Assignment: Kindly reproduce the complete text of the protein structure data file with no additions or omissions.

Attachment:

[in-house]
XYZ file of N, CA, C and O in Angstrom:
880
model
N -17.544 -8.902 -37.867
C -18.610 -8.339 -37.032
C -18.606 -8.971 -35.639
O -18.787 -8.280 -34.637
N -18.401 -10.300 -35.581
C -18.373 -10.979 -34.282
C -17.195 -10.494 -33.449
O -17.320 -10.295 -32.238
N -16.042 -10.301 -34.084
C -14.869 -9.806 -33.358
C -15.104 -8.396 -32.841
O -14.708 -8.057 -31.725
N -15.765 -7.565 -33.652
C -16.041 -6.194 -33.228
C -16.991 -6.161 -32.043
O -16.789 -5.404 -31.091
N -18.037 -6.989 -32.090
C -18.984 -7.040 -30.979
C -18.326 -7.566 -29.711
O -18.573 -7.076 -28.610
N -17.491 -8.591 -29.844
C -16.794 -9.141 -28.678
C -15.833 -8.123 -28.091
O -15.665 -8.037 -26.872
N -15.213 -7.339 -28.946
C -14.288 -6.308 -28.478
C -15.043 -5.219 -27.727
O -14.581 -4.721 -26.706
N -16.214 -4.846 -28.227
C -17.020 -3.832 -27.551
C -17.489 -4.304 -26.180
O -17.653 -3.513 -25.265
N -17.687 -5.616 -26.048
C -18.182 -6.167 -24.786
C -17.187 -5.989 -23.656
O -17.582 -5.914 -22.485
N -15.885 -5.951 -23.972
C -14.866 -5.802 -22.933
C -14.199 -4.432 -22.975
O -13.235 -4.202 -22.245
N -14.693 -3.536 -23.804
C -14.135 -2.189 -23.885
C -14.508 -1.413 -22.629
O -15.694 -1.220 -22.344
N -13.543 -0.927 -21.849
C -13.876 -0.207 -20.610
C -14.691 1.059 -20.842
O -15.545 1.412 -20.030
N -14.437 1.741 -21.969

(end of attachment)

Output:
[in-house]
XYZ file of N, CA, C and O in Angstrom:
880
model
N -17.544 -8.902 -37.867
C -18.610 -8.339 -37.032
C -18.606 -8.971 -35.639
O -18.787 -8.280 -34.637
N -18.401 -10.300 -35.581
C -18.373 -10.979 -34.282
C -17.195 -10.494 -33.449
O -17.320 -10.295 -32.238
N -16.042 -10.301 -34.084
C -14.869 -9.806 -33.358
C -15.104 -8.396 -32.841
O -14.708 -8.057 -31.725
N -15.765 -7.565 -33.652
C -16.041 -6.194 -33.228
C -16.991 -6.161 -32.043
O -16.789 -5.404 -31.091
N -18.037 -6.989 -32.090
C -18.984 -7.040 -30.979
C -18.326 -7.566 -29.711
O -18.573 -7.076 -28.610
N -17.491 -8.591 -29.844
C -16.794 -9.141 -28.678
C -15.833 -8.123 -28.091
O -15.665 -8.037 -26.872
N -15.213 -7.339 -28.946
C -14.288 -6.308 -28.478
C -15.043 -5.219 -27.727
O -14.581 -4.721 -26.706
N -16.214 -4.846 -28.227
C -17.020 -3.832 -27.551
C -17.489 -4.304 -26.180
O -17.653 -3.513 -25.265
N -17.687 -5.616 -26.048
C -18.182 -6.167 -24.786
C -17.187 -5.989 -23.656
O -17.582 -5.914 -22.485
N -15.885 -5.951 -23.972
C -14.866 -5.802 -22.933
C -14.199 -4.432 -22.975
O -13.235 -4.202 -22.245
N -14.693 -3.536 -23.804
C -14.135 -2.189 -23.885
C -14.508 -1.413 -22.629
O -15.694 -1.220 -22.344
N -13.543 -0.927 -21.849
C -13.876 -0.207 -20.610
C -14.691 1.059 -20.842
O -15.545 1.412 -20.030
N -14.437 1.741 -21.969